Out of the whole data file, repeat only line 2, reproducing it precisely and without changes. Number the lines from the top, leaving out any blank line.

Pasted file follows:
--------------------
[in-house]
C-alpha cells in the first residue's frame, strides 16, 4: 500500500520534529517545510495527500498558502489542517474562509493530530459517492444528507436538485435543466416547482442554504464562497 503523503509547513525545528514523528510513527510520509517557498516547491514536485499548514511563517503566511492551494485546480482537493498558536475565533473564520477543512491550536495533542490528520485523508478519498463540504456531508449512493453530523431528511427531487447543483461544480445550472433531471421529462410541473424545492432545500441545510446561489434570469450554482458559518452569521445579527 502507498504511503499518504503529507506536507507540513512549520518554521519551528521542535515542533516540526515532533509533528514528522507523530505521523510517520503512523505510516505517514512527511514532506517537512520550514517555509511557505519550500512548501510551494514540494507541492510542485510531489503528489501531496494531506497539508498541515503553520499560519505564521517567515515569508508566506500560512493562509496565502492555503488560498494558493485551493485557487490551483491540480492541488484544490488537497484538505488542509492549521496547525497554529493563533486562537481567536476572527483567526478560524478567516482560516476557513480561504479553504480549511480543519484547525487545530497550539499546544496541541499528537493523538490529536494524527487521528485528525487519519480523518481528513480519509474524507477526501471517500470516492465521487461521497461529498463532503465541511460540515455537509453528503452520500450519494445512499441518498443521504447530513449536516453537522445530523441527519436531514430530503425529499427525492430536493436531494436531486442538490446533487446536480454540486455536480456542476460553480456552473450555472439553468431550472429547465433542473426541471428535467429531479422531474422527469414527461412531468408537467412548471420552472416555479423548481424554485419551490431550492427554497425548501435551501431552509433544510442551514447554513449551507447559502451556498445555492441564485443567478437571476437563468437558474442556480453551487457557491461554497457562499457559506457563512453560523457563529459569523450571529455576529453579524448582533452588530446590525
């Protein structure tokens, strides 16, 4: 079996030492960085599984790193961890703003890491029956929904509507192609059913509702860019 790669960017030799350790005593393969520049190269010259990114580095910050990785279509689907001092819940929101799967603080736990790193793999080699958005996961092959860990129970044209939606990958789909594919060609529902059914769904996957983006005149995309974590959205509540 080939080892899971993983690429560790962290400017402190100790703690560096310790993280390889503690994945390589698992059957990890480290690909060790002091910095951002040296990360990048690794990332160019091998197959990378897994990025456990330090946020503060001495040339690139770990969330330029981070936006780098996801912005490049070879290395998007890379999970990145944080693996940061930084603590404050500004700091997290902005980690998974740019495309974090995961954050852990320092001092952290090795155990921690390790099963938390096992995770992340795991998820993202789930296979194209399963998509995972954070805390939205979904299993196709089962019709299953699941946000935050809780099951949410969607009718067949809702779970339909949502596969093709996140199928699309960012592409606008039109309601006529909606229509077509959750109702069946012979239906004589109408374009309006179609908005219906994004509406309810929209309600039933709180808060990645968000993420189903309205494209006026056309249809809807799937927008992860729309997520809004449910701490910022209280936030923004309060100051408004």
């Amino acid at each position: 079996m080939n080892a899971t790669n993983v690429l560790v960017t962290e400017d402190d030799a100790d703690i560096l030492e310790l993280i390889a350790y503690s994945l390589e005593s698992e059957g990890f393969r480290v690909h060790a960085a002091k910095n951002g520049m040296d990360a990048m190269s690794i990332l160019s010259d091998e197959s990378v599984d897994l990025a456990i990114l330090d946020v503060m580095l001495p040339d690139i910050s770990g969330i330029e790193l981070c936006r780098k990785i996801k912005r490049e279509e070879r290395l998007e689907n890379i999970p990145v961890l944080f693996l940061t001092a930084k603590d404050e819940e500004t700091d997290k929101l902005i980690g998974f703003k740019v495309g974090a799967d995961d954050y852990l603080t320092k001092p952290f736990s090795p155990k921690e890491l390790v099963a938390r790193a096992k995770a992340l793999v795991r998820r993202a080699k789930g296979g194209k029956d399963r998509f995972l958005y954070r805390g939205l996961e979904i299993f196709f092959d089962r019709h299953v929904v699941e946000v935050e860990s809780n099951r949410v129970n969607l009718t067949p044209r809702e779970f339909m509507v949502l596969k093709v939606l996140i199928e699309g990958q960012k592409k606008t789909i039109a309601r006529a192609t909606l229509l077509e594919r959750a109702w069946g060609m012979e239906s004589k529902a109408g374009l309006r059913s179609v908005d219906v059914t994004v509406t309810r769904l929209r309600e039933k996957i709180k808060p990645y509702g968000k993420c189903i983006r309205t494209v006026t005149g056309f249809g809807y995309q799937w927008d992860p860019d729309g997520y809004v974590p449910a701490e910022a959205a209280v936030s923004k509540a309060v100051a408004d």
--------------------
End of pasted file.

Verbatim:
C-alpha cells in the first residue's frame, strides 16, 4: 500500500520534529517545510495527500498558502489542517474562509493530530459517492444528507436538485435543466416547482442554504464562497 503523503509547513525545528514523528510513527510520509517557498516547491514536485499548514511563517503566511492551494485546480482537493498558536475565533473564520477543512491550536495533542490528520485523508478519498463540504456531508449512493453530523431528511427531487447543483461544480445550472433531471421529462410541473424545492432545500441545510446561489434570469450554482458559518452569521445579527 502507498504511503499518504503529507506536507507540513512549520518554521519551528521542535515542533516540526515532533509533528514528522507523530505521523510517520503512523505510516505517514512527511514532506517537512520550514517555509511557505519550500512548501510551494514540494507541492510542485510531489503528489501531496494531506497539508498541515503553520499560519505564521517567515515569508508566506500560512493562509496565502492555503488560498494558493485551493485557487490551483491540480492541488484544490488537497484538505488542509492549521496547525497554529493563533486562537481567536476572527483567526478560524478567516482560516476557513480561504479553504480549511480543519484547525487545530497550539499546544496541541499528537493523538490529536494524527487521528485528525487519519480523518481528513480519509474524507477526501471517500470516492465521487461521497461529498463532503465541511460540515455537509453528503452520500450519494445512499441518498443521504447530513449536516453537522445530523441527519436531514430530503425529499427525492430536493436531494436531486442538490446533487446536480454540486455536480456542476460553480456552473450555472439553468431550472429547465433542473426541471428535467429531479422531474422527469414527461412531468408537467412548471420552472416555479423548481424554485419551490431550492427554497425548501435551501431552509433544510442551514447554513449551507447559502451556498445555492441564485443567478437571476437563468437558474442556480453551487457557491461554497457562499457559506457563512453560523457563529459569523450571529455576529453579524448582533452588530446590525